What should we look at instead?
Dr. Willis: When it comes to vaccines, the experts are most concerned with effects seen from large-scale vaccination. More than 442 million vaccine doses have been administered in the U.S. as of Nov. 15, 2021, and adverse events still remain rare. The CDC has provided updates on these rare events in the interest of transparency and public awareness. This information is collected from multiple agencies and organizations monitoring vaccines. It also includes information submitted to the Vaccine Adverse Event Reporting System (VAERS) by healthcare providers.
What’s the safest option?
Dr. Willis: There’s no option that eliminates all risks. Except in people with rare medical issues, choosing not to get vaccinated is far riskier than choosing to get vaccinated. We’re seeing real-world evidence that people are not having severe complications from these vaccines. But we are seeing many people experience serious long-term side effects from getting sick with COVID-19. And more than 773,000 people in the U.S. have died from the disease.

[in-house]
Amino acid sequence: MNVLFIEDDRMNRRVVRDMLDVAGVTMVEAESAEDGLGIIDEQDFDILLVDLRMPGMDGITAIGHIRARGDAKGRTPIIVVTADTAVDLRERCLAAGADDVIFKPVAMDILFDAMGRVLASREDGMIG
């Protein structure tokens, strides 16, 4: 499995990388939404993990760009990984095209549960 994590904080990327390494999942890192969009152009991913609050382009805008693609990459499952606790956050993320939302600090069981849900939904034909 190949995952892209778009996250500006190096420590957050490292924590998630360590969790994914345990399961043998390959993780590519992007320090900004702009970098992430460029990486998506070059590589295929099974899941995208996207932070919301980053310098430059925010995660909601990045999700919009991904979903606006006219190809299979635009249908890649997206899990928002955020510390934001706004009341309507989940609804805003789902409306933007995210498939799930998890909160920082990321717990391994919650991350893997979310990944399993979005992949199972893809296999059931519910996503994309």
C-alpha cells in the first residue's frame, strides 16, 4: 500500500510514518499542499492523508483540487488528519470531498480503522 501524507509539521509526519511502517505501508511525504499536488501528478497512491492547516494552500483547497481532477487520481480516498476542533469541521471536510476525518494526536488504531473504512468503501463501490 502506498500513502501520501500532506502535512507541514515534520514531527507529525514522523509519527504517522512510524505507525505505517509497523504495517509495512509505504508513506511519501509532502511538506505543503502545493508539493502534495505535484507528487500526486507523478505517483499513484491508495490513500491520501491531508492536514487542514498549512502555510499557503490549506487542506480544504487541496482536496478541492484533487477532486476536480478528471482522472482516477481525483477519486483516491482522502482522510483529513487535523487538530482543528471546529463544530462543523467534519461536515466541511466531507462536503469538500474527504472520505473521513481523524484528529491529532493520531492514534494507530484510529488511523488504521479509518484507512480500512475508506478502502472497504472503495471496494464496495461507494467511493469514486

Is natural immunity better than vaccination?
Dr. Willis: When it comes to natural immunity, people have varying degrees of COVID-19 infection. Some may have a very mild case, others more severe, and the responses are different depending on that. And, natural immunity does wane over time, making those individuals susceptible to reinfection.
With COVID-19 vaccination, we know immunity can wane over time, too. That’s why everyone 18 and older can get a booster. But the vaccine stimulates more parts of the immune system to mount a response. It’s impossible to predict how your body will react to COVID-19. So it’s safer to help your body be prepared to fight infection than risk having severe symptoms from getting sick or dealing with “long COVID” effects.
What’s the most recent data saying?
Dr. Willis: The most recent study on this topic was conducted in 187 hospitals across nine states. The conclusions of the study so far indicate that natural immunity is not as strong as the immunity that comes from getting vaccinated.
How do vaccines change when they become fully approved?
Dr. Willis: The COVID-19 vaccines were still approved by the FDA, even though they were initially released under Emergency Use Authorization (EUA). The review process was the same as any other vaccine. Because of the pandemic, the data could be submitted after a shorter period of participant follow-up than usual, even though those studies would continue and data would still be reported on.